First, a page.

Saturday, November 21, 2009
Me a Rabbi? Awkward, good moments.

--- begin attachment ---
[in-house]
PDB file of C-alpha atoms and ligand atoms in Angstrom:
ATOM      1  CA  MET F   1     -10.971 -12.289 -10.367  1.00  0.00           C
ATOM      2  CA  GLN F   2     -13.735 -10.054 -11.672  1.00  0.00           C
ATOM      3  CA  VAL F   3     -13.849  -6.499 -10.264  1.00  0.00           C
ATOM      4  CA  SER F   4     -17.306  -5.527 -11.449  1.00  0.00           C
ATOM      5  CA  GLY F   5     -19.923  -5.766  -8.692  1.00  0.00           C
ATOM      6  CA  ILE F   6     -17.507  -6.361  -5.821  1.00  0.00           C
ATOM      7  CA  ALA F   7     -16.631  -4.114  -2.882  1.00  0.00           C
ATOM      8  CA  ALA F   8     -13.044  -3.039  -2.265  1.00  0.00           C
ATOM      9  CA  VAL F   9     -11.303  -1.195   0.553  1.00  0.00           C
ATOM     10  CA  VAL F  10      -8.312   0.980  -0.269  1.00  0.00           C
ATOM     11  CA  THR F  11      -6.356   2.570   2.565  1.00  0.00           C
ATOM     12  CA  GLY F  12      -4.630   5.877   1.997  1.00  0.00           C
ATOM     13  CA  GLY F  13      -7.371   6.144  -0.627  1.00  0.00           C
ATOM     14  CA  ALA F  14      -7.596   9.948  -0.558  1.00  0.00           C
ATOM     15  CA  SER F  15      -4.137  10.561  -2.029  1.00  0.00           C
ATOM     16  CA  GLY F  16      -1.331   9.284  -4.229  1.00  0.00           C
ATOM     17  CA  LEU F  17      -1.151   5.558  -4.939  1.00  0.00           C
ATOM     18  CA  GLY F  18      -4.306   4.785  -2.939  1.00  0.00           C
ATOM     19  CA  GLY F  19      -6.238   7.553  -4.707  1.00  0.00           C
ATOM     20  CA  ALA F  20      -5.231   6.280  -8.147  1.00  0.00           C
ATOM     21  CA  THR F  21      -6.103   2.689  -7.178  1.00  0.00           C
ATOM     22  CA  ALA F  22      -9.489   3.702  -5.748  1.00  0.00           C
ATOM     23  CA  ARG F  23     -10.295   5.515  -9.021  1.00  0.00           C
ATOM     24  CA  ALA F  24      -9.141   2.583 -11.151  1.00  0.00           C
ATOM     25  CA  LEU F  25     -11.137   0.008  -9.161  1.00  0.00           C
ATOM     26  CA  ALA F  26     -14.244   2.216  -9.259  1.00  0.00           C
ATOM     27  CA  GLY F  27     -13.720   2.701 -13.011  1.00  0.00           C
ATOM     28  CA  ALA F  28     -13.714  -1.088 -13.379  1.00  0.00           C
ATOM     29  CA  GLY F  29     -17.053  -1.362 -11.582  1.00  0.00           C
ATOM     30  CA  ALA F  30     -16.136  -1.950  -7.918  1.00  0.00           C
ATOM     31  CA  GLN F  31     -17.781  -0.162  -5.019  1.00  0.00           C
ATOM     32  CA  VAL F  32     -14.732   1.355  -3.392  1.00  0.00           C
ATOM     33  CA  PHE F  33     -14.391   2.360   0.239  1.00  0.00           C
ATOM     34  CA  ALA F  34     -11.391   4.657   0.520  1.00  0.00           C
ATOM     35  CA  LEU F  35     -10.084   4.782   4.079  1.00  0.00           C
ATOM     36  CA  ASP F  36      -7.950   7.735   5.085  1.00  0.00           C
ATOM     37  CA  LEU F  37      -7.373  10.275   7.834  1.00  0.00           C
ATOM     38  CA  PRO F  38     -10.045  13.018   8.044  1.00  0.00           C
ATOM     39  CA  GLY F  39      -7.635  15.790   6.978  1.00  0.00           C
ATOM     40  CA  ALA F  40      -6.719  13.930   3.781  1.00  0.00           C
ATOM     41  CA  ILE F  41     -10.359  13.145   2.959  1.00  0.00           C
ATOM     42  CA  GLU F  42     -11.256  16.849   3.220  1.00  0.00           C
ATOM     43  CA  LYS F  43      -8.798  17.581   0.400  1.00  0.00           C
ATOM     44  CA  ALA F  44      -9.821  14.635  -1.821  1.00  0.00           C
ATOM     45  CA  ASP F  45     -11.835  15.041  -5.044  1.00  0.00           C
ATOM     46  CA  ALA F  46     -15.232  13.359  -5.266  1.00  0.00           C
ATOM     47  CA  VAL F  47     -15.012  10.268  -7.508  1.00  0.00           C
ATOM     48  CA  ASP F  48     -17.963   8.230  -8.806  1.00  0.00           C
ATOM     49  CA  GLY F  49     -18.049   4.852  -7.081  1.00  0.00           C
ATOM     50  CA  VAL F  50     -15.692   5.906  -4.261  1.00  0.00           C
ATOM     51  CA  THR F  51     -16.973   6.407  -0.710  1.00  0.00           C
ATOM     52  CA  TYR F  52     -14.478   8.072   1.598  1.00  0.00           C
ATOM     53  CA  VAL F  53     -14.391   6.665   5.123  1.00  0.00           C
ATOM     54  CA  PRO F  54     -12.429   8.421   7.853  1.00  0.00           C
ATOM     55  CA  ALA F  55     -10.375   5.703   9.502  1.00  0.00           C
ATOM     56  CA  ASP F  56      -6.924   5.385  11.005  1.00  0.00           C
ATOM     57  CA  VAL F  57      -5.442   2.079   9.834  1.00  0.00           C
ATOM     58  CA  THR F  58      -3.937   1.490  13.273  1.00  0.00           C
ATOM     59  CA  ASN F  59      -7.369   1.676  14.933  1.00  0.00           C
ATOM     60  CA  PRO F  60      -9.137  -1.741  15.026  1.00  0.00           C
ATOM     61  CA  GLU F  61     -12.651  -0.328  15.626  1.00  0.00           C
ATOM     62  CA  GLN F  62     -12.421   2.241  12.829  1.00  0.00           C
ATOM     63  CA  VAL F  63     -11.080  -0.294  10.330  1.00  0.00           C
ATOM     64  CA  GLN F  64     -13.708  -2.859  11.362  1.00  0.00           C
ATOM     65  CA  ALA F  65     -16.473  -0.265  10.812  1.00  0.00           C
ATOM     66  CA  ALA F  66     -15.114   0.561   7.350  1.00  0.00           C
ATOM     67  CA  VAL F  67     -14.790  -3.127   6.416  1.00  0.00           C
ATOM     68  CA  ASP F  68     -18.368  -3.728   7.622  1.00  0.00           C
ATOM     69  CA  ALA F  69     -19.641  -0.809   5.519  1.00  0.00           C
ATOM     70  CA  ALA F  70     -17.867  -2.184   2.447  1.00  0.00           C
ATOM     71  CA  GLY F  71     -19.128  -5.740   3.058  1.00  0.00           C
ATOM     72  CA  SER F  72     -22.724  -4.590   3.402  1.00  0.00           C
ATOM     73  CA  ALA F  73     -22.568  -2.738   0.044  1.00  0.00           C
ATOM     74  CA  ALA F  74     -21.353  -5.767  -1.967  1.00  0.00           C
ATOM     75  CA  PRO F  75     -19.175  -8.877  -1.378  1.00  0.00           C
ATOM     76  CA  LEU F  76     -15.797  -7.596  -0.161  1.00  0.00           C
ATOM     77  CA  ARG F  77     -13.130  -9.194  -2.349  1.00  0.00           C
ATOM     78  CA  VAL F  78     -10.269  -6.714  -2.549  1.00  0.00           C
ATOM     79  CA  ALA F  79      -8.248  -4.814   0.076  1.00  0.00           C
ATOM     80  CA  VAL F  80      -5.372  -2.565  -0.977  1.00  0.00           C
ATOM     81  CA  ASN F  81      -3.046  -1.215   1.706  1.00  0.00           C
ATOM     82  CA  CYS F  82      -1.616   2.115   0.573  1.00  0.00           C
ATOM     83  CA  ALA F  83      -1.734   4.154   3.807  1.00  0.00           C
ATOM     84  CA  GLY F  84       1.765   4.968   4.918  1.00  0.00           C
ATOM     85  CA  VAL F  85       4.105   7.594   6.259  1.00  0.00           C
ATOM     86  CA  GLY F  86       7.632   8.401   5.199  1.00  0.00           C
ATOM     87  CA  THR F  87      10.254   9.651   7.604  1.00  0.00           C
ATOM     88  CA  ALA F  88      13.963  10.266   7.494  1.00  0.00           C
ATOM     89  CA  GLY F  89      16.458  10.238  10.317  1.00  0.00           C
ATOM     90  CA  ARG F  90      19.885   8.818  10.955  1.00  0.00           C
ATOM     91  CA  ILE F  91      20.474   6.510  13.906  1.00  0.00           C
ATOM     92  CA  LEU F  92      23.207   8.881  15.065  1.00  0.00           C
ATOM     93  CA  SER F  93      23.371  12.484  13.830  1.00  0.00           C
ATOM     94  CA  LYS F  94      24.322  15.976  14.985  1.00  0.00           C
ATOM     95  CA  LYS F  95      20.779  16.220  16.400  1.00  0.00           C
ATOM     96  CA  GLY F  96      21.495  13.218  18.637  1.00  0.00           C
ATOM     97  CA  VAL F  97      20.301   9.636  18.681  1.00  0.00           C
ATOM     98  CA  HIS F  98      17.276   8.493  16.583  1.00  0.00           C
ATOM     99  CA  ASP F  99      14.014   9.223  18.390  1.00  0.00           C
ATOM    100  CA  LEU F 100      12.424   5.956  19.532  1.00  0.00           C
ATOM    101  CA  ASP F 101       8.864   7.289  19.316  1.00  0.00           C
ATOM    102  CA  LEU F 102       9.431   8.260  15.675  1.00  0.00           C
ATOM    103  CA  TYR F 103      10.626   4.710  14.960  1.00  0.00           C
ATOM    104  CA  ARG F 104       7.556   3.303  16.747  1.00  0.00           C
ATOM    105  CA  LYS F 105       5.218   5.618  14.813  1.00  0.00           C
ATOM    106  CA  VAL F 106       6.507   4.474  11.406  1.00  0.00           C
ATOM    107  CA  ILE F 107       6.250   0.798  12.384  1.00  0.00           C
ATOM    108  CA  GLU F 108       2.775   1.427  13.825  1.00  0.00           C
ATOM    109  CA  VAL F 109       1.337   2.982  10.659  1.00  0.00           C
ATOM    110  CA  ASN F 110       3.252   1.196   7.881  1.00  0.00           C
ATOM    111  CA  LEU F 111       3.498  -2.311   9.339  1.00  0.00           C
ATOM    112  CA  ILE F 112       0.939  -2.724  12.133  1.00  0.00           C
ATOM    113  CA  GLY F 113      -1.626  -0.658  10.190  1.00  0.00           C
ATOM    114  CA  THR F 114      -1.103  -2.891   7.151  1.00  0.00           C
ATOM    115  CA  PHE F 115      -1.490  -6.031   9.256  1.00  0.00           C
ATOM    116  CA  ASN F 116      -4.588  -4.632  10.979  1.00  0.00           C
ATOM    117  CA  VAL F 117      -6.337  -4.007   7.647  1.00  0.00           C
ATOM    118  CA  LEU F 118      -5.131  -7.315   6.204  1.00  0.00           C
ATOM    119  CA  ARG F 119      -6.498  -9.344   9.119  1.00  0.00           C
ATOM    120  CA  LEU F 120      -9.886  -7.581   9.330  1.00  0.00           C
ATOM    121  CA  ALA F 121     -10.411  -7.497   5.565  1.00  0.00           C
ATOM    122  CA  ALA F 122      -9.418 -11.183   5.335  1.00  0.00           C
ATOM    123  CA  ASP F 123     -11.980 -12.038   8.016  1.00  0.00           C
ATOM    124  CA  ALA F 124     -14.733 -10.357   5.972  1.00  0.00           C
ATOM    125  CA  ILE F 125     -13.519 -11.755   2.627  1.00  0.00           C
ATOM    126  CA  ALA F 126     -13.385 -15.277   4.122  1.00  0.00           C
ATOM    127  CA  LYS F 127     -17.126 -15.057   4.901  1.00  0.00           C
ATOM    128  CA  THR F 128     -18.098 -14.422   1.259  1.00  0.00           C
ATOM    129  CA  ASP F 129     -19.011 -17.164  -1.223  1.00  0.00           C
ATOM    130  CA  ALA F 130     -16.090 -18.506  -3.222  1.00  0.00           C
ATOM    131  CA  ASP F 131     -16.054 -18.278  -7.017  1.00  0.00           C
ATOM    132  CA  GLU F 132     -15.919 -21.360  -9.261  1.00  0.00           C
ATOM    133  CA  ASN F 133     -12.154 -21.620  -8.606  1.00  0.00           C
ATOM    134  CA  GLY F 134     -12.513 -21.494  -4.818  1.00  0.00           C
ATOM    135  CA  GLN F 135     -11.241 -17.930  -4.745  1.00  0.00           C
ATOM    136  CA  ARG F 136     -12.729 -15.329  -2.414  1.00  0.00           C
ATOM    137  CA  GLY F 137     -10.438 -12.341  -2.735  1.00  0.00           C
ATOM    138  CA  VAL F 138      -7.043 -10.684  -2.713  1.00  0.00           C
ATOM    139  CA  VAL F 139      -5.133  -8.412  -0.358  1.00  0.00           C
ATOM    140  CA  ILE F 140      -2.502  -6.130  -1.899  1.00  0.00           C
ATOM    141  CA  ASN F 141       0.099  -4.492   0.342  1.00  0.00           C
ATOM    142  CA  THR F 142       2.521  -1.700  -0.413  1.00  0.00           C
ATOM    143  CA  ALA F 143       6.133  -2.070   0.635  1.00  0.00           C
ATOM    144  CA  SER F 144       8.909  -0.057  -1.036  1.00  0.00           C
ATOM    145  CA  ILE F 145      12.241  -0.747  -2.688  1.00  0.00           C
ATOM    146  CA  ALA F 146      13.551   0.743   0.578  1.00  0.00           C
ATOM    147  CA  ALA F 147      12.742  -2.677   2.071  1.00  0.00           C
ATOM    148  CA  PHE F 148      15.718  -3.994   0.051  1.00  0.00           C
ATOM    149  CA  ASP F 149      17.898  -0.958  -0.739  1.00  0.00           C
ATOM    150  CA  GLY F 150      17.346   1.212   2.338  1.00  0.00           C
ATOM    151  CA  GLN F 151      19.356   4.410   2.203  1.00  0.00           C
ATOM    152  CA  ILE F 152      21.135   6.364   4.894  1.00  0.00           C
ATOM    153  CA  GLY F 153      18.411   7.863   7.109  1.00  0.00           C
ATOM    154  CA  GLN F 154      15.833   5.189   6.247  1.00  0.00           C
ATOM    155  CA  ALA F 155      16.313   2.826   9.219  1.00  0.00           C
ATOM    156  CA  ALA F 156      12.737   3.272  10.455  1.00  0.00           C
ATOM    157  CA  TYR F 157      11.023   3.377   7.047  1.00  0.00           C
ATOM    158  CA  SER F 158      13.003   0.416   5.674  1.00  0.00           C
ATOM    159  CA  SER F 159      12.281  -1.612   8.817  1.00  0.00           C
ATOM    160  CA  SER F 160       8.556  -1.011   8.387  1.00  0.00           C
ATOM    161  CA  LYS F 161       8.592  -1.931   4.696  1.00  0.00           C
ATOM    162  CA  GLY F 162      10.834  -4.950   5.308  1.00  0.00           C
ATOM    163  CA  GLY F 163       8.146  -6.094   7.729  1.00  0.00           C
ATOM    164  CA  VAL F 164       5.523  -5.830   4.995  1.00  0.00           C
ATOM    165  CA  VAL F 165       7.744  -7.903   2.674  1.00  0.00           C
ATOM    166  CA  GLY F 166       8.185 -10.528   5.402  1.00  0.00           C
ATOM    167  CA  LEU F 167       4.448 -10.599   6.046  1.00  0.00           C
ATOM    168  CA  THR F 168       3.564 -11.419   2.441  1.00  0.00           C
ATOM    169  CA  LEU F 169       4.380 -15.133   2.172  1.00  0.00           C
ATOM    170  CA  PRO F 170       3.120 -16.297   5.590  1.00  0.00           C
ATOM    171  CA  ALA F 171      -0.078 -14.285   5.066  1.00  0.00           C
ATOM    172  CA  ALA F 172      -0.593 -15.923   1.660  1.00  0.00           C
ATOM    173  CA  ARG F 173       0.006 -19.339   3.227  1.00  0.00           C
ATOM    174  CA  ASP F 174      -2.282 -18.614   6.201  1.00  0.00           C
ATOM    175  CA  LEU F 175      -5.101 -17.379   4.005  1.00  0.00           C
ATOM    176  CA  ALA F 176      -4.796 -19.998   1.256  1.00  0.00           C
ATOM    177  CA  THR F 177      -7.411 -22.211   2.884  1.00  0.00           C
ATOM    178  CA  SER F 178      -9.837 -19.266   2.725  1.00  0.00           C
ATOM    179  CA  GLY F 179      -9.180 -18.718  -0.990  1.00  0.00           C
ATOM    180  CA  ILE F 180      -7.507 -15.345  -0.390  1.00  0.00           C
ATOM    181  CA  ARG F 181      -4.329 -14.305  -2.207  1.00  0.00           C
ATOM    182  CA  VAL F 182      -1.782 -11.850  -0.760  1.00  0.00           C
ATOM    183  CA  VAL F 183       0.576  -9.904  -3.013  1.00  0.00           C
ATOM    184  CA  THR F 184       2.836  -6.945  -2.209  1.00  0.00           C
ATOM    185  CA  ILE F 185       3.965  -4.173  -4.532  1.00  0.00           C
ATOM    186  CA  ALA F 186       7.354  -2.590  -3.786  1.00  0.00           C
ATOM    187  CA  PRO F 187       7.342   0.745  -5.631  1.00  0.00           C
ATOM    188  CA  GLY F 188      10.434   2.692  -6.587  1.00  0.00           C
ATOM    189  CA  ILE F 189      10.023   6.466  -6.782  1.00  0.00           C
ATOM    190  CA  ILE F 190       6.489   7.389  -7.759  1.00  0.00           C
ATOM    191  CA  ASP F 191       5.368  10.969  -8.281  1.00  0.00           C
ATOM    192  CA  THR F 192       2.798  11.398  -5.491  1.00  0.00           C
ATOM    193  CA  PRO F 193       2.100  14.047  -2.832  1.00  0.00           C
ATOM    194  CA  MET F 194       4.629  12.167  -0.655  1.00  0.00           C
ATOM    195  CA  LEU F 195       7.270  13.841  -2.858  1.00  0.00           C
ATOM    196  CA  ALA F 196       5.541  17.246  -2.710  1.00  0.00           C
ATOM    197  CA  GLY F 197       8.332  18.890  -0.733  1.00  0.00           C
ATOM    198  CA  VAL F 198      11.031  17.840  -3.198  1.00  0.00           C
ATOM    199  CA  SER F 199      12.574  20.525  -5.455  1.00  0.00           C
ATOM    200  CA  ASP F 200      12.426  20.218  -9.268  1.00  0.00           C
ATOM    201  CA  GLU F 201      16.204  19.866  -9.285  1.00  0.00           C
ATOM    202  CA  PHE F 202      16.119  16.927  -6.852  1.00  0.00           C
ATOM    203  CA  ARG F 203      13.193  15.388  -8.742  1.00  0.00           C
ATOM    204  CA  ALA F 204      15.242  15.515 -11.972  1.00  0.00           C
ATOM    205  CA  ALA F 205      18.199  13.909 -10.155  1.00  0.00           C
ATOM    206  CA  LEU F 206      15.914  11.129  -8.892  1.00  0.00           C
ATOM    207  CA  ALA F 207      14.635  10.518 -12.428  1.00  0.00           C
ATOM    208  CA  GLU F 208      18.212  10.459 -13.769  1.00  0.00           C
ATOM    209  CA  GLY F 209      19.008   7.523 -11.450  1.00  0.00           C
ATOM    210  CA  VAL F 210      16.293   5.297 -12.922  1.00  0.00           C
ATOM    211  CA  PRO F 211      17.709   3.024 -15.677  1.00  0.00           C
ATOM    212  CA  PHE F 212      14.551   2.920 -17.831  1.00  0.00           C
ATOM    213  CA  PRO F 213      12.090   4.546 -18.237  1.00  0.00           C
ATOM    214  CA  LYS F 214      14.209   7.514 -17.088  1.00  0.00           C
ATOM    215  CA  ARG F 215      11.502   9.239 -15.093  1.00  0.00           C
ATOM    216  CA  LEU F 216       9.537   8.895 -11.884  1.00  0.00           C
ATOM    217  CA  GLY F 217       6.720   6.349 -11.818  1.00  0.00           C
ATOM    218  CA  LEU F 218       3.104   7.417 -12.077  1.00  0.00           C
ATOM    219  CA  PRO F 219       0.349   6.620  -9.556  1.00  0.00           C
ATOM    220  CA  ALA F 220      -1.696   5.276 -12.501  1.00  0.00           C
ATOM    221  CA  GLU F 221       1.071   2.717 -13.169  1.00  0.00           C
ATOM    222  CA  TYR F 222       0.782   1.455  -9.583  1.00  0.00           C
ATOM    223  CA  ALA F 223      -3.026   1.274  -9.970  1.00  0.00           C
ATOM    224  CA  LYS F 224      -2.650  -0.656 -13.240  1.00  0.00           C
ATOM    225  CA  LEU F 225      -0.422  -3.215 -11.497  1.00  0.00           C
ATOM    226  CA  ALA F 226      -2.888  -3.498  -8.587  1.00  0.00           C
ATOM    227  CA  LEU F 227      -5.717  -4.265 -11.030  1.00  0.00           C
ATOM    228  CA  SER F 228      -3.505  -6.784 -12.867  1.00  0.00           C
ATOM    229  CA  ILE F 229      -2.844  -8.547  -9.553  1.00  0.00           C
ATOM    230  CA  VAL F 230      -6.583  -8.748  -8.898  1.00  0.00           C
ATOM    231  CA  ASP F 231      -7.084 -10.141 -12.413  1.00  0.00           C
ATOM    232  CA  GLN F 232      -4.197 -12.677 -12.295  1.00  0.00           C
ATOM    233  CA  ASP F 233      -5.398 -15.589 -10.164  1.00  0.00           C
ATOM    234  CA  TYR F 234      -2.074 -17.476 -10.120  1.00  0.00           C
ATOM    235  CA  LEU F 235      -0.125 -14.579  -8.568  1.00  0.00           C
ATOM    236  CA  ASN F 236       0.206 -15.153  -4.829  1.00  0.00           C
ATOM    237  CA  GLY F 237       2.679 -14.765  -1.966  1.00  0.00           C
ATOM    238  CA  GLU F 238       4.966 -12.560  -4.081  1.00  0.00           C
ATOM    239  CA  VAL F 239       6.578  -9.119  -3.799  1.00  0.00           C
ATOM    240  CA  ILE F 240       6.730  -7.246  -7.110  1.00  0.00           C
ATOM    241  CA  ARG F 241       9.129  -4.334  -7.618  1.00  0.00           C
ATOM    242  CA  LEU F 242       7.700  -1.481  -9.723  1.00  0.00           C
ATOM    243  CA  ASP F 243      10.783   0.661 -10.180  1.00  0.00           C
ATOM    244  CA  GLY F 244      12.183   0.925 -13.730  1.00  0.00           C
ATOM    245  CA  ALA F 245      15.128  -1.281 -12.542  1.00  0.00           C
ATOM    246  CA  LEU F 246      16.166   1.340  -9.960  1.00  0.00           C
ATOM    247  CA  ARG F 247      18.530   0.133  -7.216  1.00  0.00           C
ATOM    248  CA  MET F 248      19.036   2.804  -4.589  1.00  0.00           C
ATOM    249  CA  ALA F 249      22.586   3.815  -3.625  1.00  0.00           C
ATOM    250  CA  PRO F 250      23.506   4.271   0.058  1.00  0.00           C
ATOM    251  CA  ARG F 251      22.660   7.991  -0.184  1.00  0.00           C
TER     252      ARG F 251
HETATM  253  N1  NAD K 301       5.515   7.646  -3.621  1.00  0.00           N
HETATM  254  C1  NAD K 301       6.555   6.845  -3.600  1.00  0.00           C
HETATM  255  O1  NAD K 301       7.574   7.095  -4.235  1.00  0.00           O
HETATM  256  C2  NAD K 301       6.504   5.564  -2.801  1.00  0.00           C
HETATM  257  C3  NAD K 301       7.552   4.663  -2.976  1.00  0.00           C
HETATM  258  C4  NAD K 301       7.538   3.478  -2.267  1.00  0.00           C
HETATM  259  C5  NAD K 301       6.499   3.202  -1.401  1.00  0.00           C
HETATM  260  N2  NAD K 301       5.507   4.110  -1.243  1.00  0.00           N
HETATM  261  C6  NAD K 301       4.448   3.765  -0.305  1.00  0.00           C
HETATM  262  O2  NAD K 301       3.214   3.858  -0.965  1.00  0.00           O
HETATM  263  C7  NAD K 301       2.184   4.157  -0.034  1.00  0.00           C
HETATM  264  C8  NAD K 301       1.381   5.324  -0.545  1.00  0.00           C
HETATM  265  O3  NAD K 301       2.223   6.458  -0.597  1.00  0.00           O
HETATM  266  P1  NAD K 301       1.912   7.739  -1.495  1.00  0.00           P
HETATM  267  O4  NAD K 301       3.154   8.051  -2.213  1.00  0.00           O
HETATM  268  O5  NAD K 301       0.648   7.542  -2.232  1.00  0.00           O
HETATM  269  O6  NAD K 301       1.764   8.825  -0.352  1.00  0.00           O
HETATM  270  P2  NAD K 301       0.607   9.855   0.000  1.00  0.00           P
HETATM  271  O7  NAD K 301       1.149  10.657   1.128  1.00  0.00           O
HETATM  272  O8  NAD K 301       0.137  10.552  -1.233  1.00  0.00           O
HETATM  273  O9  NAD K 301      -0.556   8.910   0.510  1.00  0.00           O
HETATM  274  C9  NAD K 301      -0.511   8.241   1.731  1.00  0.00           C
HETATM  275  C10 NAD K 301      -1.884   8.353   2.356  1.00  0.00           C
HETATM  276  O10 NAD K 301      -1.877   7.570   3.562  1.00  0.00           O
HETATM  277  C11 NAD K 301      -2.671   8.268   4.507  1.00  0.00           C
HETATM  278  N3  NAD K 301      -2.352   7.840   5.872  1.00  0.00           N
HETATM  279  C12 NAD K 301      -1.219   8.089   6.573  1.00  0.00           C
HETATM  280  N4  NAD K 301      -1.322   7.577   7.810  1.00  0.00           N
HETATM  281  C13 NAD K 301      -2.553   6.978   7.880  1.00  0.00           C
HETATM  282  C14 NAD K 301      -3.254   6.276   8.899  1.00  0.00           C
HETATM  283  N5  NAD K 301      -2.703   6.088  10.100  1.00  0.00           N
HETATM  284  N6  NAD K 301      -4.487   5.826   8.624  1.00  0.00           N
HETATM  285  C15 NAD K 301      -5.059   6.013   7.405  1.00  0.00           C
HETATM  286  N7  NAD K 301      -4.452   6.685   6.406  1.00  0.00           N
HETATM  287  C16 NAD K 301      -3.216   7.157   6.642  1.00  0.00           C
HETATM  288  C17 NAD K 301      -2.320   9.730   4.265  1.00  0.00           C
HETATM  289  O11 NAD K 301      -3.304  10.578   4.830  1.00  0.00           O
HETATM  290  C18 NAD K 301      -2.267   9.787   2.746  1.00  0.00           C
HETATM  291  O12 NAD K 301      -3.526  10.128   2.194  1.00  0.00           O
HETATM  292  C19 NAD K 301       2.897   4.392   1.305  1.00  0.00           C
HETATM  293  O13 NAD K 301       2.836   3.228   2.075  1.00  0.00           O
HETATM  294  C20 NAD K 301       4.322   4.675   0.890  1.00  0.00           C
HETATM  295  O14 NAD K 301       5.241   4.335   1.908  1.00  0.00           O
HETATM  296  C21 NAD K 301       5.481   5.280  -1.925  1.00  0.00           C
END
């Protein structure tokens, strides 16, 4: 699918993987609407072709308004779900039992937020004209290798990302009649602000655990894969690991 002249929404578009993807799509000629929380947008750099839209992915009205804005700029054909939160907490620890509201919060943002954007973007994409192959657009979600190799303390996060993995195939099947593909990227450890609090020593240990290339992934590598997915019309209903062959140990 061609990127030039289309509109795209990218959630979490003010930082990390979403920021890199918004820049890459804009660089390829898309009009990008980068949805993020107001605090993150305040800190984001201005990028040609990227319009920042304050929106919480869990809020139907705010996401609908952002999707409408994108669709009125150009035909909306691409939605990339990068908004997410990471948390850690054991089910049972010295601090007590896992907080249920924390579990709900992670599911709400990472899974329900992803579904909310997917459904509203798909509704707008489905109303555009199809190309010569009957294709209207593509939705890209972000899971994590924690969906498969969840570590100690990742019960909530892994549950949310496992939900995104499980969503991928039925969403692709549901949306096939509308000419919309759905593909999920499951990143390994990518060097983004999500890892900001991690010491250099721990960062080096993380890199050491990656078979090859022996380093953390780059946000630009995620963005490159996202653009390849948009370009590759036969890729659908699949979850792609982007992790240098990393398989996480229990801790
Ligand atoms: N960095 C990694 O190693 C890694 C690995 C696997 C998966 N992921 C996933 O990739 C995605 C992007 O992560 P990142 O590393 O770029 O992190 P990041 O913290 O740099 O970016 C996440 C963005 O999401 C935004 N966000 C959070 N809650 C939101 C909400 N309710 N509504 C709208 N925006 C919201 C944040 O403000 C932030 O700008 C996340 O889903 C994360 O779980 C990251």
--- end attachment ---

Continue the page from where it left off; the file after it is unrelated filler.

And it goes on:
Of course there were plenty of awkward moments and there were some pleasurable moments, moments that allow me to look back and feel like I had accomplished something.There was some kind of purpose to it all. I must admit, I was motivated. I liked kids and I had remembered how difficult it had been to study and I did want to make it easier for them. I read any books I could get my hands on. I created a goal system where the kids set their own goals and congratulated themselves when they had accomplished their goal. This felt like a lot of fun. They seemed to like it and of course it made me happy to see them happy. I must admit that Avi was a great support at motivating me to teach. Sometimes I was so depressed and scared. I had failed to miserably the week before that I just didn't want to go in there the next week. I couldn't believe that I would actually have to. At the same time there were some memorably pleasant moments. Ariel, who I had been warned about, was a difficult student to get through to. I was told to never give him any kind of negative note home because he would be beaten. He never if rarely looked at me and it was difficult to know if and when he heard what I was saying. I had decided that I would begin implementing the self-goal program. Until then, I would tell them which piece of Talmud we would be studying that day and we would. Today, was different. I told them to choose their own goal of what and how many lines they should study and then we would go ahead and study them. "What" they all seemed to say incredulously, "what do you mean, we decide?" they asked. "We don't want to study anything!". Yes, yes, I told them, I understand. It took a while to explain to them that although I was intent on studying something. I was giving them a choice as to how much they would study or how they wanted to master it. ( Meaning what kind of method did they want to use to master it? How many times did they want to repete these lines of Talmud? What kind of goal did they want to make for themselves?). Ariel was a student who had been particularly difficult to reign in. Besides, his lack of attention, and his lack of being able to look at me, he just seemed pretty uninterested. Faced with the prospect of making his own decisions about what he would learn and how, he seemed a little uncomfortable and a little excited. He was obviously not given too many choices at home and he seemed to enjoy the freedom and the trust I put in him.It took a while of explaining until I got him to understand what it meant to make his own goal but he finally got the idea. I had a feeling that it was good for him. I must say that what happened next was something I can never forget. It was strange, surprising, heartrending and encouraging.Once he was clear on what he had to do, he started focusing on it. He seemed to exult in havinag a small goal that he knew he could accomplish. As he began enjoying his reading the Gemara, shukeling, swaying back and forth, a sighn of increasing involvement and enjoyment. At some point he was so happy, he looked up at me and he said 'Rabbi, I think I'm going to be a yeshiva bachur". He was smiling so big, I had never seen him smile that big. He had hope. He had seen himself in a new light. He was a champion. I had given him a new image of himself. He now felt that he could accomplish. He seemed to be relishing that feeling of accomplishment. This was a truly great moment for me. This had been a deeply personal work for me. It had taken me time until I had been able to make small and manageable goals for myself. I was relieved that I had finally found a way to feel proud of myself and now, of course, I felt such exhilarating joy in being able to pass on a similar feeling of accomplishement to my young friend, my student. Of course, this moment of triumph was mixed with some ambivalence and pain. I had taught him how to feel satisfied with the study of Talmud but I myself was carrying a secret burden of hatred for the Talmud. Inside I was angry that I had put myself in a position of teaching kids Talmud. No, I didn't really think it was so important for them. I didn't feel like I was teaching them something deep and meaningful. It was a little strange for me to hear my student tell me how excited he was that he would some day be a yeshiva bachur when I was trying my hardest to erase the memories of my days in yeshiva. So, I justified it all by saying that I had taught him a lesson about goal setting, self esteem and focus. I tried not to think about the fact that I was inspiring him to lead a life that I could not say I was proud of. Yes, then there was the other feeling. I had some deeply pleasurable memories from my days in yehiva. I didn't understand what happened to them and why my life needed to take such a different turn but I knew that there was a distance between me today and who I was then. Yes, maybe, he would find joy in that life. Maybe it was OK for him. Maybe it was good.